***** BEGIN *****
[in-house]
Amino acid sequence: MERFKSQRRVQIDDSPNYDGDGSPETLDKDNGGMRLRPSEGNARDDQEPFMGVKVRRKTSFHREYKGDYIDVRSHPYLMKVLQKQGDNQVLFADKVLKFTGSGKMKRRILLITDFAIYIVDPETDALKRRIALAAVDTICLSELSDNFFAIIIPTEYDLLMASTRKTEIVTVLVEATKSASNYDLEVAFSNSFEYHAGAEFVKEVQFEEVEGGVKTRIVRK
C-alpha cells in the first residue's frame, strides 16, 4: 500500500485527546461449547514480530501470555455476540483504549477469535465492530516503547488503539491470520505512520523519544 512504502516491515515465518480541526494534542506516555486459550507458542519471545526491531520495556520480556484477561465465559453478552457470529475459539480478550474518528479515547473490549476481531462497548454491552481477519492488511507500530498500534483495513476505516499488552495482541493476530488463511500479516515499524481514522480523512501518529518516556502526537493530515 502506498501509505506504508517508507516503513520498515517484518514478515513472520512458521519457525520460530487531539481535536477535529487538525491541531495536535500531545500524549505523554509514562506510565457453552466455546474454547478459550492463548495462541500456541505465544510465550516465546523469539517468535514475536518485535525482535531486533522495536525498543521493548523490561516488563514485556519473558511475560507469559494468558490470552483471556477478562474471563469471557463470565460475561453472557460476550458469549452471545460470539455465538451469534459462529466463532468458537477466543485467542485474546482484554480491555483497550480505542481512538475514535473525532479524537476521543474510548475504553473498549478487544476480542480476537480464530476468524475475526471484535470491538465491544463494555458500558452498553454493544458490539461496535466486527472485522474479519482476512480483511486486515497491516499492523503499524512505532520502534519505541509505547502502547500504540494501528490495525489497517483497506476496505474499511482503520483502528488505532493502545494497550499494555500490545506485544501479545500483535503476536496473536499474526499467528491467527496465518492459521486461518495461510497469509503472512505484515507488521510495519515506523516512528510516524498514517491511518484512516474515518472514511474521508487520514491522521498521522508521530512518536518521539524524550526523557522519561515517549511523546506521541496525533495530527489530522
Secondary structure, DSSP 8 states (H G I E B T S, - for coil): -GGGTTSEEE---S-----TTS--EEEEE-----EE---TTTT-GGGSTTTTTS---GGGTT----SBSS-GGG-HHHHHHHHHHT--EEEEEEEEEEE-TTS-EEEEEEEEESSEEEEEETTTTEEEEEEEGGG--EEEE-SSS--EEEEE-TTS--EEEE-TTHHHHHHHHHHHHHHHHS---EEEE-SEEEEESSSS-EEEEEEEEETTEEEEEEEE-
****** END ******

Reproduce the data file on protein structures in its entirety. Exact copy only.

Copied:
[in-house]
Amino acid sequence: MERFKSQRRVQIDDSPNYDGDGSPETLDKDNGGMRLRPSEGNARDDQEPFMGVKVRRKTSFHREYKGDYIDVRSHPYLMKVLQKQGDNQVLFADKVLKFTGSGKMKRRILLITDFAIYIVDPETDALKRRIALAAVDTICLSELSDNFFAIIIPTEYDLLMASTRKTEIVTVLVEATKSASNYDLEVAFSNSFEYHAGAEFVKEVQFEEVEGGVKTRIVRK
C-alpha cells in the first residue's frame, strides 16, 4: 500500500485527546461449547514480530501470555455476540483504549477469535465492530516503547488503539491470520505512520523519544 512504502516491515515465518480541526494534542506516555486459550507458542519471545526491531520495556520480556484477561465465559453478552457470529475459539480478550474518528479515547473490549476481531462497548454491552481477519492488511507500530498500534483495513476505516499488552495482541493476530488463511500479516515499524481514522480523512501518529518516556502526537493530515 502506498501509505506504508517508507516503513520498515517484518514478515513472520512458521519457525520460530487531539481535536477535529487538525491541531495536535500531545500524549505523554509514562506510565457453552466455546474454547478459550492463548495462541500456541505465544510465550516465546523469539517468535514475536518485535525482535531486533522495536525498543521493548523490561516488563514485556519473558511475560507469559494468558490470552483471556477478562474471563469471557463470565460475561453472557460476550458469549452471545460470539455465538451469534459462529466463532468458537477466543485467542485474546482484554480491555483497550480505542481512538475514535473525532479524537476521543474510548475504553473498549478487544476480542480476537480464530476468524475475526471484535470491538465491544463494555458500558452498553454493544458490539461496535466486527472485522474479519482476512480483511486486515497491516499492523503499524512505532520502534519505541509505547502502547500504540494501528490495525489497517483497506476496505474499511482503520483502528488505532493502545494497550499494555500490545506485544501479545500483535503476536496473536499474526499467528491467527496465518492459521486461518495461510497469509503472512505484515507488521510495519515506523516512528510516524498514517491511518484512516474515518472514511474521508487520514491522521498521522508521530512518536518521539524524550526523557522519561515517549511523546506521541496525533495530527489530522
Secondary structure, DSSP 8 states (H G I E B T S, - for coil): -GGGTTSEEE---S-----TTS--EEEEE-----EE---TTTT-GGGSTTTTTS---GGGTT----SBSS-GGG-HHHHHHHHHHT--EEEEEEEEEEE-TTS-EEEEEEEEESSEEEEEETTTTEEEEEEEGGG--EEEE-SSS--EEEEE-TTS--EEEE-TTHHHHHHHHHHHHHHHHS---EEEE-SEEEEESSSS-EEEEEEEEETTEEEEEEEE-